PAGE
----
Denying one’s conscience is a horrible thing. The flippancy with which Trump supporters talk about conscience really bothers me. The lesser of two evils is still evil. And I can’t tell which one is the lesser.

    DNW: “I am pretty sure that Trump is not a traitor, nor at ideological and philosophical war with the principles of constitutionalism and the rule of law. Hillary is.”

    I’d feel better about this if I thought he had the first grasp of constitutionalism and the rule of law. He’s about the rule of Trump and I expect him to abuse the separation of powers at least as much as Obama has.

    T: “Time to reprise the C.S. Lewis quote:”

    Oh, man – you did it. You used C.S. Lewis to defend Trump. It’s a great quote, of course, but I can’t imagine Lewis being a Trump fan.

    Ann: “Trump’s stance on the use of nuclear weapons and the nuclear arms race rules out any possibility of my voting for him.”

    Word.

    Matt_SE: “I care about the truth and I don’t like being lied to, no matter the source.”

    Thank you! Well said.

    “I think we’ll all still be here in 4 years (though maybe not Hillary if she has an aneurysm), America won’t have fallen permanently into the socialist sphere, and we’ll have another crack at nominating someone competent this time.”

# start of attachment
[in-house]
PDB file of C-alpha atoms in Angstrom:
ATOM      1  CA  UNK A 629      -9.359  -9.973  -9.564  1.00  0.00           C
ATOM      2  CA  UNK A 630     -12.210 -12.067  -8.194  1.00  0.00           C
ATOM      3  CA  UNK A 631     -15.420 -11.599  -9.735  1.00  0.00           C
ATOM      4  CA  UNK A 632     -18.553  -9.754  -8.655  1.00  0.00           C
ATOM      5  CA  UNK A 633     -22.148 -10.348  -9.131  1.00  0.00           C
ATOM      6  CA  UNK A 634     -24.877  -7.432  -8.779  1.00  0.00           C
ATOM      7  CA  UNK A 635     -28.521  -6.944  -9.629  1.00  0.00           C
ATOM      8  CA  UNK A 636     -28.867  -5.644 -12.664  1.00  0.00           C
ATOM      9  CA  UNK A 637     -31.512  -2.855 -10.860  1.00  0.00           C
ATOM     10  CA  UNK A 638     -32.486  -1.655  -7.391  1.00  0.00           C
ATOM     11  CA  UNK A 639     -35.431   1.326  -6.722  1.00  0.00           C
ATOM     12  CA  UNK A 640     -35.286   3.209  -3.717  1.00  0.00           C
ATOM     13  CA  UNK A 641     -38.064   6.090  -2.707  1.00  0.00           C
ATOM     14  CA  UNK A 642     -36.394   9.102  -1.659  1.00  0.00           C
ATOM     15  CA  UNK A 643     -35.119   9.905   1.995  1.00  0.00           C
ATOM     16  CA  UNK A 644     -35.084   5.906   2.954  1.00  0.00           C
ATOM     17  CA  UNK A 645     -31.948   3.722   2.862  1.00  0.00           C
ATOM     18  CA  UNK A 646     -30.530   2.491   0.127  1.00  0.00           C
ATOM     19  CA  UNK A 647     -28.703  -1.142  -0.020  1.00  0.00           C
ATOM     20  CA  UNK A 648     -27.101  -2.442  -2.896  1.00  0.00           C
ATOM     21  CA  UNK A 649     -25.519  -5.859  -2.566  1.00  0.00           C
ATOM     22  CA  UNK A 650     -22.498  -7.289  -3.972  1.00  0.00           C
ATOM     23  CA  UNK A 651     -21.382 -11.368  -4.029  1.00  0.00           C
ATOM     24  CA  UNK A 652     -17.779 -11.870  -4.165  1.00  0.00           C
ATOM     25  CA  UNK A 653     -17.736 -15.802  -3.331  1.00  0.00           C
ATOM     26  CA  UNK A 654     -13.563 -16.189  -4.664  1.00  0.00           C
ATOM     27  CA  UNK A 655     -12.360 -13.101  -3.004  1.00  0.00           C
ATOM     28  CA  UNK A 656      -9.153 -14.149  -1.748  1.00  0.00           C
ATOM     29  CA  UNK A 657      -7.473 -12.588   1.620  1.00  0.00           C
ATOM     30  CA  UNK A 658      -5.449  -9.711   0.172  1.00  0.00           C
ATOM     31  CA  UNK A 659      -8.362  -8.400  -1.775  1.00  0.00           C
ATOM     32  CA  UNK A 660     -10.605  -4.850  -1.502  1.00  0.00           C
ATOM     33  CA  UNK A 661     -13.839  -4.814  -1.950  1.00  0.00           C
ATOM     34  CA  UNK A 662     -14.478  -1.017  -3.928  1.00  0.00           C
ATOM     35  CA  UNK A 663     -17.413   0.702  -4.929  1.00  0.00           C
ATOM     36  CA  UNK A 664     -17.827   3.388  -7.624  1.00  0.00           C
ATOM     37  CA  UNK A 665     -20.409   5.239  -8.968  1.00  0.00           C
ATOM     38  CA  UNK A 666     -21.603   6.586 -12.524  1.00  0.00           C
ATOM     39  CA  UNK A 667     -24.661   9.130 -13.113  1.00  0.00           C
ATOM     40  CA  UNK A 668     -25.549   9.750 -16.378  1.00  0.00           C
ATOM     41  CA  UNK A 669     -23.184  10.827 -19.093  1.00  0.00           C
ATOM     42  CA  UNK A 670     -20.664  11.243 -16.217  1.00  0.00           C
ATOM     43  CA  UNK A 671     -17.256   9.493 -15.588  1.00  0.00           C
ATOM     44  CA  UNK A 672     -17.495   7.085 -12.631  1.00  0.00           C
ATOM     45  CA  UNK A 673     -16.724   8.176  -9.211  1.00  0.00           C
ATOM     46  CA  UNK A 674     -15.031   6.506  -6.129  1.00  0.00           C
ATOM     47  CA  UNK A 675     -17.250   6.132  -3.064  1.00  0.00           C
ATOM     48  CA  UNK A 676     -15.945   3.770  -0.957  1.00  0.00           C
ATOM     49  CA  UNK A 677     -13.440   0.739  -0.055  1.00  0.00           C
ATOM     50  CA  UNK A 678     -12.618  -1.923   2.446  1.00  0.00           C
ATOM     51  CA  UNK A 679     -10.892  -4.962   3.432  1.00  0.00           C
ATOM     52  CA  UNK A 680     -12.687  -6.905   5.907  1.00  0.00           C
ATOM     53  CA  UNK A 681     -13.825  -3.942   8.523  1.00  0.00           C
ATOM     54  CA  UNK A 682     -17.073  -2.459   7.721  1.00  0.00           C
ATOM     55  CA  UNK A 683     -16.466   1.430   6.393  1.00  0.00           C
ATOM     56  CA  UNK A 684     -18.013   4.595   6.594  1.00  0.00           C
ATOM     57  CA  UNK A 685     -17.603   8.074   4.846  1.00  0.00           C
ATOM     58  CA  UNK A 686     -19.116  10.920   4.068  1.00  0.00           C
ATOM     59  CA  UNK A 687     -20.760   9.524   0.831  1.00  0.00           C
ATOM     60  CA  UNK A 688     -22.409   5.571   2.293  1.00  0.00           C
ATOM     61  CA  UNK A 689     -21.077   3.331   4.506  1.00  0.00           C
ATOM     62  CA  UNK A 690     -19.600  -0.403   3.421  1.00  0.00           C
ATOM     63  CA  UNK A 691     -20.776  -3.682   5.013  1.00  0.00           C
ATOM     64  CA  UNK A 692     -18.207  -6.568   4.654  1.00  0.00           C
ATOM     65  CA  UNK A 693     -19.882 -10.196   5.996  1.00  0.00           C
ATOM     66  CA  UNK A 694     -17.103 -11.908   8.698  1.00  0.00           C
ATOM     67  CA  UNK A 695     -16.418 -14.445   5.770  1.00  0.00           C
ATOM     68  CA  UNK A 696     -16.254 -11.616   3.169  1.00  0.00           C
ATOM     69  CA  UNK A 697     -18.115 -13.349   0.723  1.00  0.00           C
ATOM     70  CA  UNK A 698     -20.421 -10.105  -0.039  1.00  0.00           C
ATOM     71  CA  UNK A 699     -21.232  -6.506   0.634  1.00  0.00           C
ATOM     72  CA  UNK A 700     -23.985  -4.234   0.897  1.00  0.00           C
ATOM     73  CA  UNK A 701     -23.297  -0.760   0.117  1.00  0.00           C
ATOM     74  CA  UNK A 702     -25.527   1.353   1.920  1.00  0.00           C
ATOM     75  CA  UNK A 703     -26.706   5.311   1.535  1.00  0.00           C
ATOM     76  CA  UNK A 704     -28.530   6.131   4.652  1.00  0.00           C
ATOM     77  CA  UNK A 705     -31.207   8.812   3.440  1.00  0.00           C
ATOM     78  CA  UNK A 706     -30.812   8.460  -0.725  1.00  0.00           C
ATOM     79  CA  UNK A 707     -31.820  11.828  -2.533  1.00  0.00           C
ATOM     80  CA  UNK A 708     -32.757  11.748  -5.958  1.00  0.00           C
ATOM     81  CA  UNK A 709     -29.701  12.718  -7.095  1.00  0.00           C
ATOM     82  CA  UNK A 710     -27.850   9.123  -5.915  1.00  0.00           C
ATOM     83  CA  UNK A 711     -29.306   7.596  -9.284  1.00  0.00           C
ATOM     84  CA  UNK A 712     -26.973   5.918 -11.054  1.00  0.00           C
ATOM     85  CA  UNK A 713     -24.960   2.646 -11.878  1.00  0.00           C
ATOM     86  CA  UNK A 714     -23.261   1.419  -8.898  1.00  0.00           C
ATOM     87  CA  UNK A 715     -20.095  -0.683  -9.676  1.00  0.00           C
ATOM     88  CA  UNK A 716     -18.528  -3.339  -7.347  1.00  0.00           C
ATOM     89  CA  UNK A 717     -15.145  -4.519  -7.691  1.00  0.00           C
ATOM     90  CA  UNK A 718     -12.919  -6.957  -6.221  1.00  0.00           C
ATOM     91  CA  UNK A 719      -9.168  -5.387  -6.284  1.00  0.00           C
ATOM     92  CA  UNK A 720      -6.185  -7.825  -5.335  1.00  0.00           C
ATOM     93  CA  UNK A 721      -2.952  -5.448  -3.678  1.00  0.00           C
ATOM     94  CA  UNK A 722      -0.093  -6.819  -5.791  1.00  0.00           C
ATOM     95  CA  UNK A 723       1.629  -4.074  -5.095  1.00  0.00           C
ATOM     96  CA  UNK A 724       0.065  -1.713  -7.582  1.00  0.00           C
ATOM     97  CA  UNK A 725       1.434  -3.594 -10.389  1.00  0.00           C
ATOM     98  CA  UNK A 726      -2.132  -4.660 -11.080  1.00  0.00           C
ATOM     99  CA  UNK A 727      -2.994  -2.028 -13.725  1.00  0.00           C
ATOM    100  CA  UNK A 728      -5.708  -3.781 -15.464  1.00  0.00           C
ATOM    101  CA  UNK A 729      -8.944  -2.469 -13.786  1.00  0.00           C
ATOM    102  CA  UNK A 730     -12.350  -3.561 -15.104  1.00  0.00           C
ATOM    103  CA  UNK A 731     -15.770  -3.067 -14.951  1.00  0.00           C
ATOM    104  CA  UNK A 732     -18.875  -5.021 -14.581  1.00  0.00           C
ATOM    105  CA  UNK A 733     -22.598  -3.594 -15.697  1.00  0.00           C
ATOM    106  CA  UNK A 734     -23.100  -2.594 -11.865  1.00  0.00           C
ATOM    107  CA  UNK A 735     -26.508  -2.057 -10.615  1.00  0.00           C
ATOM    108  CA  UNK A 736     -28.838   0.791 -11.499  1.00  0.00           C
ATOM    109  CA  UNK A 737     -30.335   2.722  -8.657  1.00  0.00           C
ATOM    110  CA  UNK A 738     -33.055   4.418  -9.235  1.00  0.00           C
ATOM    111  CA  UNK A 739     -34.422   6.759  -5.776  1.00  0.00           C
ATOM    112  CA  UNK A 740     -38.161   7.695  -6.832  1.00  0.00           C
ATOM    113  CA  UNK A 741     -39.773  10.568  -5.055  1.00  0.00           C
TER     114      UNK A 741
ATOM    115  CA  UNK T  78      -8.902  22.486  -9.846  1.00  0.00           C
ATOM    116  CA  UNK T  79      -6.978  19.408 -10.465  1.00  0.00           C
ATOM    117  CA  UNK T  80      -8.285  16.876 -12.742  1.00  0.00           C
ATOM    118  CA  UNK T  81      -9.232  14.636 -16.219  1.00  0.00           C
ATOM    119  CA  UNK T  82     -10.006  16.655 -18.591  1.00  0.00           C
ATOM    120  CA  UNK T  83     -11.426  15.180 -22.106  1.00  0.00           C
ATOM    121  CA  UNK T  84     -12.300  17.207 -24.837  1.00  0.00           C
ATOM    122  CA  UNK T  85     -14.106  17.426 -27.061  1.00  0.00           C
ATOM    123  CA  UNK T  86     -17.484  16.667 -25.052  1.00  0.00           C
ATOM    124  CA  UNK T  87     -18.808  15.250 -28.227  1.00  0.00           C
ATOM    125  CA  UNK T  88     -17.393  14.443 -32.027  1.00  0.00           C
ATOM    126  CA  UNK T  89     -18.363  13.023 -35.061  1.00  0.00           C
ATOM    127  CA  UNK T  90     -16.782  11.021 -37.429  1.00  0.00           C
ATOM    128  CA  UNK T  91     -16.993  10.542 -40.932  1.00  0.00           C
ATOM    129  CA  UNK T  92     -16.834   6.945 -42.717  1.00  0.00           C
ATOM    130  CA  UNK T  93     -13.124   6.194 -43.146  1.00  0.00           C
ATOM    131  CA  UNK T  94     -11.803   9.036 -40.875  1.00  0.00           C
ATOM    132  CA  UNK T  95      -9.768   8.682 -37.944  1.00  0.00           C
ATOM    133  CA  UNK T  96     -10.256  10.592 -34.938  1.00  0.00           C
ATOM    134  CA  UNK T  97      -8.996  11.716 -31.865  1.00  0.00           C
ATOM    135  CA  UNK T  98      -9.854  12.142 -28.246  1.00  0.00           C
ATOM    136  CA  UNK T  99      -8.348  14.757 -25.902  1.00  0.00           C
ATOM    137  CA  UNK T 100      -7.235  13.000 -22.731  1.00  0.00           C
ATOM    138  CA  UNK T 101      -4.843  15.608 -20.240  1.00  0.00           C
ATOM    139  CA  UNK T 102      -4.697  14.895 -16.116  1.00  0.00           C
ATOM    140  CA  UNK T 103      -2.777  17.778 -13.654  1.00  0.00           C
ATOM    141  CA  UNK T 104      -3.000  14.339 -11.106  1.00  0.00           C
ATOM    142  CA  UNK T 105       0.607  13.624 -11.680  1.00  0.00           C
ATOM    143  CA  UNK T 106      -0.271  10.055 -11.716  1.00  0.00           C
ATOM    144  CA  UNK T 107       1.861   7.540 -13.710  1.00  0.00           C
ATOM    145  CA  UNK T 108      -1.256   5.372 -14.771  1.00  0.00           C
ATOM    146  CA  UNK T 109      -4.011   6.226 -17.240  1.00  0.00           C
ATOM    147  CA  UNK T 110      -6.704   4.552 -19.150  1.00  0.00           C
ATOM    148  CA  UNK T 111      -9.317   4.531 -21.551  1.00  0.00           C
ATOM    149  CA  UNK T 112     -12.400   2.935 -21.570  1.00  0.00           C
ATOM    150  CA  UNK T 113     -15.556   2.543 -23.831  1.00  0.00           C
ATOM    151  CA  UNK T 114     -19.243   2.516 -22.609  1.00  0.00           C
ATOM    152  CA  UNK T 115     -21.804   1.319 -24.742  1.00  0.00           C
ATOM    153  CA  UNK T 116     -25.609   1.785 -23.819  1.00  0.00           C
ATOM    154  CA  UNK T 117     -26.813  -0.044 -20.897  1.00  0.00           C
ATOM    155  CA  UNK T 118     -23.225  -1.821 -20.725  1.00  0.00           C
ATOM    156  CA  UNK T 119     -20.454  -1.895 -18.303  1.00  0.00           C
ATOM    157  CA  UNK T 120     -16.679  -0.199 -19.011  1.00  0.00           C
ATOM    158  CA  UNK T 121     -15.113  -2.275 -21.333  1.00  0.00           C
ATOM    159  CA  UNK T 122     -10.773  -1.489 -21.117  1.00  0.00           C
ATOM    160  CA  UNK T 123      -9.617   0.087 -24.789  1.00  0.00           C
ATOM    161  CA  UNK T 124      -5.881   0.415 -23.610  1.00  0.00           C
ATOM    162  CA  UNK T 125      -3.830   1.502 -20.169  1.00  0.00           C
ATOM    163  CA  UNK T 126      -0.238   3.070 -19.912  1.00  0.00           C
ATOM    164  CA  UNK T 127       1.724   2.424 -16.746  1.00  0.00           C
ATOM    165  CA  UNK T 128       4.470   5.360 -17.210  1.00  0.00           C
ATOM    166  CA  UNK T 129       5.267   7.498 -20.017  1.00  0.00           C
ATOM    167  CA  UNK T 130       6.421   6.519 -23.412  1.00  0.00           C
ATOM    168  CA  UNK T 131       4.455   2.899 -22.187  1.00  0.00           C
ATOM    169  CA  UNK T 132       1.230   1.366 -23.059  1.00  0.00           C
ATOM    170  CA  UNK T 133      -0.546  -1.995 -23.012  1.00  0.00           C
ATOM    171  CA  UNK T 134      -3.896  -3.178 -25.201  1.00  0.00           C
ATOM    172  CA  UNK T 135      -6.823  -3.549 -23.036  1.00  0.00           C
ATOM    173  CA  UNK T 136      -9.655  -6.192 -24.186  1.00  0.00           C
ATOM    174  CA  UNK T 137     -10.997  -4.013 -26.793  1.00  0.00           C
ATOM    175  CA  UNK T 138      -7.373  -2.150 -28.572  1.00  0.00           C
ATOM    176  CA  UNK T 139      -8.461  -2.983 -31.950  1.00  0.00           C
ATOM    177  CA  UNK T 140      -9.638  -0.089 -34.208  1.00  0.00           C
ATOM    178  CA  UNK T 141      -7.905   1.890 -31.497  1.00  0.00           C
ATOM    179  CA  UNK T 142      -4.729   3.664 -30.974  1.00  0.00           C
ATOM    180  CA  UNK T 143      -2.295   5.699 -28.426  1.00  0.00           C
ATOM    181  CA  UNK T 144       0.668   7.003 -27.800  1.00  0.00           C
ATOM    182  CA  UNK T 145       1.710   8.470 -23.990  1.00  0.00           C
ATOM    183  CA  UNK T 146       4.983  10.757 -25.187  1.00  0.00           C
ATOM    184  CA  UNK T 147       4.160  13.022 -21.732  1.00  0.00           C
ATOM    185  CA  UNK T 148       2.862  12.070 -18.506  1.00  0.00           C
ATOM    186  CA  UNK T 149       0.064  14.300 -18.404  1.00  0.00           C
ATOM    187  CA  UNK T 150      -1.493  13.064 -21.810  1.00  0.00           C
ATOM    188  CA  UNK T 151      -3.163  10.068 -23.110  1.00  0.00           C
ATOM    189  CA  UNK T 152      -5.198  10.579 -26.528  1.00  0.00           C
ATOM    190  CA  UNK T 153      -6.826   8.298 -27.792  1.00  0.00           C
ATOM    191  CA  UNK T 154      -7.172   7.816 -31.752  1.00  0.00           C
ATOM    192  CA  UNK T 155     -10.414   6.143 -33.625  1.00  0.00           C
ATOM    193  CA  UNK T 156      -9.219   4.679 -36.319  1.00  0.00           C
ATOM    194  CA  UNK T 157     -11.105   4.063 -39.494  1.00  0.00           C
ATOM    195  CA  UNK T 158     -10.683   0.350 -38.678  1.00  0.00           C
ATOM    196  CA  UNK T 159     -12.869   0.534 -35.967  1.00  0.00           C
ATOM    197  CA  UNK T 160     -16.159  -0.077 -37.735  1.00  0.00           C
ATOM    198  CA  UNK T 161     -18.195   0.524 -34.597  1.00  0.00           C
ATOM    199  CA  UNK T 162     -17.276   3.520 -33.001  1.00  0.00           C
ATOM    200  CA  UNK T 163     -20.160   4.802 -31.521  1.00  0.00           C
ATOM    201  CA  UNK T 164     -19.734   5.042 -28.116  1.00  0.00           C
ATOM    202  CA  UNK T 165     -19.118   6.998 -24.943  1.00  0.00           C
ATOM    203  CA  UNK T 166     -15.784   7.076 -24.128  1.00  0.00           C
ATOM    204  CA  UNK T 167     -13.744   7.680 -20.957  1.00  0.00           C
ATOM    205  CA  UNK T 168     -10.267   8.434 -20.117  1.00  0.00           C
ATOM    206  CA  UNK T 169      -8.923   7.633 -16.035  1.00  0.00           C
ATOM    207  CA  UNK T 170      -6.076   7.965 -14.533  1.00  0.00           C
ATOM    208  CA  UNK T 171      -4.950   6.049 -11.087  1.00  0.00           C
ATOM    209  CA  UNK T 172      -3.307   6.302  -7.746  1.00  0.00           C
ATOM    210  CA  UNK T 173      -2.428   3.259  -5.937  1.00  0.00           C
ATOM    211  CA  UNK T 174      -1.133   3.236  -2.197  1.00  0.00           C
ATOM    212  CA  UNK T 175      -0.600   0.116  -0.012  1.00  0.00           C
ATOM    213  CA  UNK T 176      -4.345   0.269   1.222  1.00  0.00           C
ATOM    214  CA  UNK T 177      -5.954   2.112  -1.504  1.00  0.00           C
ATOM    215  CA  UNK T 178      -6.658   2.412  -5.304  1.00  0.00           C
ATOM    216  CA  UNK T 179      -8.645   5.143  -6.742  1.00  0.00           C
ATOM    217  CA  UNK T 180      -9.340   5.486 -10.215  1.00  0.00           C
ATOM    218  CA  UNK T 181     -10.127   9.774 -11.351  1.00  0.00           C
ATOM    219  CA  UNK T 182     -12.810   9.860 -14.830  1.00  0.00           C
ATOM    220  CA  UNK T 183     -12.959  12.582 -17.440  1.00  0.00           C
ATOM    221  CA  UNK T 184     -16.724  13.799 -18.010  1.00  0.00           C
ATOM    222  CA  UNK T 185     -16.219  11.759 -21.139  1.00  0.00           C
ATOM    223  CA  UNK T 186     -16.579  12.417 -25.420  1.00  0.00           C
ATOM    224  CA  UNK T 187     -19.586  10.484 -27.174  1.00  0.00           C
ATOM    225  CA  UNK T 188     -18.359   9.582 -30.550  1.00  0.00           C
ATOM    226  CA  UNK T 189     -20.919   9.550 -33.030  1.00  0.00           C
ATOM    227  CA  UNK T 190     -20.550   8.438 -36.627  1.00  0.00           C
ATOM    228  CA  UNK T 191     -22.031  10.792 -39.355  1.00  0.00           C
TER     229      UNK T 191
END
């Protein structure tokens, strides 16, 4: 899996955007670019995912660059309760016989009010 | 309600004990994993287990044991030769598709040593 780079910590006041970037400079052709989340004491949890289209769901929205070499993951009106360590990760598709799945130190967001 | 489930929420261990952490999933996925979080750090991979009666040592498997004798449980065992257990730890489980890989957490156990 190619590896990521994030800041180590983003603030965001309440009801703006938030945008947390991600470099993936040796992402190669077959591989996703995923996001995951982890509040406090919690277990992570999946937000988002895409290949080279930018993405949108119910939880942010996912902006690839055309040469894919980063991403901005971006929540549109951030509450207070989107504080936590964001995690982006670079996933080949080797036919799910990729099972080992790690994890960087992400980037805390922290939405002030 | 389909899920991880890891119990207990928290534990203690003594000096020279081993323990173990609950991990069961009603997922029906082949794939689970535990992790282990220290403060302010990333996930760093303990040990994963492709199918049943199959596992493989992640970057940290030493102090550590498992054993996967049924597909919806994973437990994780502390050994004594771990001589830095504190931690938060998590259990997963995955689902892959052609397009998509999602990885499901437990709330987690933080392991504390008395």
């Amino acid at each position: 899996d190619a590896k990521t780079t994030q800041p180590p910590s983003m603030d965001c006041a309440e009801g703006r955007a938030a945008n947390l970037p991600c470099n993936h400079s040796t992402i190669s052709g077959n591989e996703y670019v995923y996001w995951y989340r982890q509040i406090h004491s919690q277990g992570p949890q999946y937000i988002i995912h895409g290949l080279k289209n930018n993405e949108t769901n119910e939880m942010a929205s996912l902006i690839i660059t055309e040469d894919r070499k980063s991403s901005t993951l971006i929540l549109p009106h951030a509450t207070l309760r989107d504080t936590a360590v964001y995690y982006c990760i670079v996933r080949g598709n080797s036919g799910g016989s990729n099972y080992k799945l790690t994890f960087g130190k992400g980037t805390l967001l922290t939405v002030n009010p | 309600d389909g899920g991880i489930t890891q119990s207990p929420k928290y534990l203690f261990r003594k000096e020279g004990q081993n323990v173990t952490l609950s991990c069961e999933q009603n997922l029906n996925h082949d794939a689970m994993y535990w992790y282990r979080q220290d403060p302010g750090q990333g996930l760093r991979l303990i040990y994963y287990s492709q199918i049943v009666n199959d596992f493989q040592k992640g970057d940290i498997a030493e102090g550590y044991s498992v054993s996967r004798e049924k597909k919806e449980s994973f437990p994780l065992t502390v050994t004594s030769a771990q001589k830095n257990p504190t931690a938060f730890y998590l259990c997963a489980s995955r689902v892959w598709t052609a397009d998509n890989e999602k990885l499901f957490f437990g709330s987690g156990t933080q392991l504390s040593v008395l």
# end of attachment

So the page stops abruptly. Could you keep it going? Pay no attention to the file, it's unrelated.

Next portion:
Well said again. I hate the situation we’re in, but the apocalyptic language is mainly propaganda to scare us into supporting the Republican lout. I’m immune to it at this point.

    Ann; “No responsible leader, however, would speak of such things in a throw-away, casual fashion, as Trump has done.”

    This is one of the most troubling prospects of a Trump presidency.

    T: “If you are correct, then it’s better, as Lyndon Johnson would say, to have him inside the tent pissing out than outside the tent pissing in.”

    Well, actually, it’s better for him to lose so he doesn’t have any real power. Then I won’t care where he pisses.

    Nick: “Why is Clinton so dry and Cruz so wet?”

    Boom. Laughed out loud at this!

  96. Cornhead Says:

    Saw Mike Pence in CB tonight. Report should be on Power Line in the AM.

    One takeaway is that Pence is just very bland. He probably would be a good President but his personality is such that he would have a hard time breaking through the primary field. Just like Scott Walker. Today it takes a Trump figure to break through.

  97. Bill Says:

    Also, to the subject of this post, Neo, you’re doing a great job and just keep it doing what you’re doing. I really enjoy this blog – one of the more rational and reasoned ones out there now.

  98. OM Says:

    GB:

    Kendal and I would like to know who is this “we” you are speaking of, Kemo Sabe?

    So the Trumpsters have no responsibility for the catastrophe or disaster that is this election?